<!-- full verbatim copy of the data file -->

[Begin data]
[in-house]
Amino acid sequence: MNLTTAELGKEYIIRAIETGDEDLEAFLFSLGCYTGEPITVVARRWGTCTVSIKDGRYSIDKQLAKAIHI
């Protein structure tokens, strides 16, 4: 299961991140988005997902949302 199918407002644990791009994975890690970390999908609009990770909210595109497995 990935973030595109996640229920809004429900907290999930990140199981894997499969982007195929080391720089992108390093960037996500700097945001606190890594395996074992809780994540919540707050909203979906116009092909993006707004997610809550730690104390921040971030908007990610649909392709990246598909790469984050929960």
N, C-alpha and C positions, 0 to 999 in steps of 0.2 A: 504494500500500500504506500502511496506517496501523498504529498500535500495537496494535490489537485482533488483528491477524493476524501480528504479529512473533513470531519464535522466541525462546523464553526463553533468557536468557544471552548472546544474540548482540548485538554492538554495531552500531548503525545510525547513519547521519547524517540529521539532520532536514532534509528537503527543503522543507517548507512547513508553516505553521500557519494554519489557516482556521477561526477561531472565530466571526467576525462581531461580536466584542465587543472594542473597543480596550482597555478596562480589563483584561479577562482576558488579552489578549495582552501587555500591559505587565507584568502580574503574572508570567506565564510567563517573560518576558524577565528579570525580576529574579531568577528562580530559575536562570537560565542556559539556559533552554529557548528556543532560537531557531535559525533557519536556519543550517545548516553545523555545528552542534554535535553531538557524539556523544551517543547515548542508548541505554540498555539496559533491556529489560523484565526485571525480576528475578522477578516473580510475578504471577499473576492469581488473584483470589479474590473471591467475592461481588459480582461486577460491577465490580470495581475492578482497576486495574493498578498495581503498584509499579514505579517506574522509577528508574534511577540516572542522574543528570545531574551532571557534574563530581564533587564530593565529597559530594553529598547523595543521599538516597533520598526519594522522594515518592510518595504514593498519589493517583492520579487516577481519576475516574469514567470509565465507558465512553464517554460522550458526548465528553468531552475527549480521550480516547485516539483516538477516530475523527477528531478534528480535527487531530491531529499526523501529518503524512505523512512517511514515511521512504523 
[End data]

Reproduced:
[in-house]
Amino acid sequence: MNLTTAELGKEYIIRAIETGDEDLEAFLFSLGCYTGEPITVVARRWGTCTVSIKDGRYSIDKQLAKAIHI
């Protein structure tokens, strides 16, 4: 299961991140988005997902949302 199918407002644990791009994975890690970390999908609009990770909210595109497995 990935973030595109996640229920809004429900907290999930990140199981894997499969982007195929080391720089992108390093960037996500700097945001606190890594395996074992809780994540919540707050909203979906116009092909993006707004997610809550730690104390921040971030908007990610649909392709990246598909790469984050929960």
N, C-alpha and C positions, 0 to 999 in steps of 0.2 A: 504494500500500500504506500502511496506517496501523498504529498500535500495537496494535490489537485482533488483528491477524493476524501480528504479529512473533513470531519464535522466541525462546523464553526463553533468557536468557544471552548472546544474540548482540548485538554492538554495531552500531548503525545510525547513519547521519547524517540529521539532520532536514532534509528537503527543503522543507517548507512547513508553516505553521500557519494554519489557516482556521477561526477561531472565530466571526467576525462581531461580536466584542465587543472594542473597543480596550482597555478596562480589563483584561479577562482576558488579552489578549495582552501587555500591559505587565507584568502580574503574572508570567506565564510567563517573560518576558524577565528579570525580576529574579531568577528562580530559575536562570537560565542556559539556559533552554529557548528556543532560537531557531535559525533557519536556519543550517545548516553545523555545528552542534554535535553531538557524539556523544551517543547515548542508548541505554540498555539496559533491556529489560523484565526485571525480576528475578522477578516473580510475578504471577499473576492469581488473584483470589479474590473471591467475592461481588459480582461486577460491577465490580470495581475492578482497576486495574493498578498495581503498584509499579514505579517506574522509577528508574534511577540516572542522574543528570545531574551532571557534574563530581564533587564530593565529597559530594553529598547523595543521599538516597533520598526519594522522594515518592510518595504514593498519589493517583492520579487516577481519576475516574469514567470509565465507558465512553464517554460522550458526548465528553468531552475527549480521550480516547485516539483516538477516530475523527477528531478534528480535527487531530491531529499526523501529518503524512505523512512517511514515511521512504523 